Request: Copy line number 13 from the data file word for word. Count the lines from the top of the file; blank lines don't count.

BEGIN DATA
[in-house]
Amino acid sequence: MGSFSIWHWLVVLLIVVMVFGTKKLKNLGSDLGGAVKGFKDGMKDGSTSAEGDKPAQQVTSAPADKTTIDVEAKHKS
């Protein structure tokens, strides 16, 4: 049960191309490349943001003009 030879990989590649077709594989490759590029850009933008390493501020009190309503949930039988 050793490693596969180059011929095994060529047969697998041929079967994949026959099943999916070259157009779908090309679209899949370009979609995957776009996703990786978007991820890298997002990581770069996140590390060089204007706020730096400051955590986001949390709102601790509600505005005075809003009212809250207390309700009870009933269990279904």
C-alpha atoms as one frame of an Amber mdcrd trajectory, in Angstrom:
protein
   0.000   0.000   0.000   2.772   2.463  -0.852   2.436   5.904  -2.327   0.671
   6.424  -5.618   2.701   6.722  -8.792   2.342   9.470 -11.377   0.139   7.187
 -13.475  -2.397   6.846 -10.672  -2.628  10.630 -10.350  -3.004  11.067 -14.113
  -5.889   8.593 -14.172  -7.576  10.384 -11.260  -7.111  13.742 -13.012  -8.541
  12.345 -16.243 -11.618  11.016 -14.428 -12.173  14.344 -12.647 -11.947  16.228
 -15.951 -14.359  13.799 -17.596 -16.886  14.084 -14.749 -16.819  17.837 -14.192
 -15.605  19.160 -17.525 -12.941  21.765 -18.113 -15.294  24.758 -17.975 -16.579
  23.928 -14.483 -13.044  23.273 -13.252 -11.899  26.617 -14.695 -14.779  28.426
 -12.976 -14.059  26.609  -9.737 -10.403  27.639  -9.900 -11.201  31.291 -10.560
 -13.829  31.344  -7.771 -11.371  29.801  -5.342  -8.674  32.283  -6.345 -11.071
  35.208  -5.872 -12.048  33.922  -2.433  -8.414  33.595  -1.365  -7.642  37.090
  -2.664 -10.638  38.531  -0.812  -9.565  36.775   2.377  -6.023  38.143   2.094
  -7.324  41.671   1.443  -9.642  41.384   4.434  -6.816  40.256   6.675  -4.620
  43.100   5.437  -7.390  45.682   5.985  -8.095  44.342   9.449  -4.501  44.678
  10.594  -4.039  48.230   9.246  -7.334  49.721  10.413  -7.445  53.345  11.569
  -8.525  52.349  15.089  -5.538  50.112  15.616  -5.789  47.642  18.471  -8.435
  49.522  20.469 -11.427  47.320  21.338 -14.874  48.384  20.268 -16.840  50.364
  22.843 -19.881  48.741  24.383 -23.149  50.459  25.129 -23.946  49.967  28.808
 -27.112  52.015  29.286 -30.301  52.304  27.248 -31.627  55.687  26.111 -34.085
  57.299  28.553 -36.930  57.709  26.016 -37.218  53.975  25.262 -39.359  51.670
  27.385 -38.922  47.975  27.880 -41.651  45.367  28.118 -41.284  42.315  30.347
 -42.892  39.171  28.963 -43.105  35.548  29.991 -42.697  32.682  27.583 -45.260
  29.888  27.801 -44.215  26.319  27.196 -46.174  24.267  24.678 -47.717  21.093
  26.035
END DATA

  23.928 -14.483 -13.044  23.273 -13.252 -11.899  26.617 -14.695 -14.779  28.426